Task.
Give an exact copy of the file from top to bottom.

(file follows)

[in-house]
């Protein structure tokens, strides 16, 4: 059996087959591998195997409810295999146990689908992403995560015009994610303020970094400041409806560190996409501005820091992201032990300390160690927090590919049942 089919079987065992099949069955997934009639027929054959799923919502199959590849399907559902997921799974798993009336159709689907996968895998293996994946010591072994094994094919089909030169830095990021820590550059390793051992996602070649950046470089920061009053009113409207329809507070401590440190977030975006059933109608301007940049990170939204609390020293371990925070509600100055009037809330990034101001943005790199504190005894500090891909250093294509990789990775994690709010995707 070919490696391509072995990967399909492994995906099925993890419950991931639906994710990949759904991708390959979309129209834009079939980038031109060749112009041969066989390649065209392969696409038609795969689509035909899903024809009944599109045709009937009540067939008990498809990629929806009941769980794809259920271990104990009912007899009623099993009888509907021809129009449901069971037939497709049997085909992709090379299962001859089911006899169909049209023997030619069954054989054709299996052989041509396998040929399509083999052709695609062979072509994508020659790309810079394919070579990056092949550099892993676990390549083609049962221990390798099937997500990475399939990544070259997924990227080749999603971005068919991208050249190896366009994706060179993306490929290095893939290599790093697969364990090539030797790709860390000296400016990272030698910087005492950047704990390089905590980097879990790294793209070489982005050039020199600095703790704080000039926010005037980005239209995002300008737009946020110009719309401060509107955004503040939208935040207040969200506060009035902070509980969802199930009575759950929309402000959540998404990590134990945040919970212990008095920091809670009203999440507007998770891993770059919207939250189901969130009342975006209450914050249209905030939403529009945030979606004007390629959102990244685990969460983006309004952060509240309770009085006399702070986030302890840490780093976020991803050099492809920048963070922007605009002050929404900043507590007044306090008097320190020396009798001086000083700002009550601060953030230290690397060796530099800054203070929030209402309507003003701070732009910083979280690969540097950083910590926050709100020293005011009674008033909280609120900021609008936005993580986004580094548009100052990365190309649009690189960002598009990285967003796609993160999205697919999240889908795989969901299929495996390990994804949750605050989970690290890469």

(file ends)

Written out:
[in-house]
């Protein structure tokens, strides 16, 4: 059996087959591998195997409810295999146990689908992403995560015009994610303020970094400041409806560190996409501005820091992201032990300390160690927090590919049942 089919079987065992099949069955997934009639027929054959799923919502199959590849399907559902997921799974798993009336159709689907996968895998293996994946010591072994094994094919089909030169830095990021820590550059390793051992996602070649950046470089920061009053009113409207329809507070401590440190977030975006059933109608301007940049990170939204609390020293371990925070509600100055009037809330990034101001943005790199504190005894500090891909250093294509990789990775994690709010995707 070919490696391509072995990967399909492994995906099925993890419950991931639906994710990949759904991708390959979309129209834009079939980038031109060749112009041969066989390649065209392969696409038609795969689509035909899903024809009944599109045709009937009540067939008990498809990629929806009941769980794809259920271990104990009912007899009623099993009888509907021809129009449901069971037939497709049997085909992709090379299962001859089911006899169909049209023997030619069954054989054709299996052989041509396998040929399509083999052709695609062979072509994508020659790309810079394919070579990056092949550099892993676990390549083609049962221990390798099937997500990475399939990544070259997924990227080749999603971005068919991208050249190896366009994706060179993306490929290095893939290599790093697969364990090539030797790709860390000296400016990272030698910087005492950047704990390089905590980097879990790294793209070489982005050039020199600095703790704080000039926010005037980005239209995002300008737009946020110009719309401060509107955004503040939208935040207040969200506060009035902070509980969802199930009575759950929309402000959540998404990590134990945040919970212990008095920091809670009203999440507007998770891993770059919207939250189901969130009342975006209450914050249209905030939403529009945030979606004007390629959102990244685990969460983006309004952060509240309770009085006399702070986030302890840490780093976020991803050099492809920048963070922007605009002050929404900043507590007044306090008097320190020396009798001086000083700002009550601060953030230290690397060796530099800054203070929030209402309507003003701070732009910083979280690969540097950083910590926050709100020293005011009674008033909280609120900021609008936005993580986004580094548009100052990365190309649009690189960002598009990285967003796609993160999205697919999240889908795989969901299929495996390990994804949750605050989970690290890469």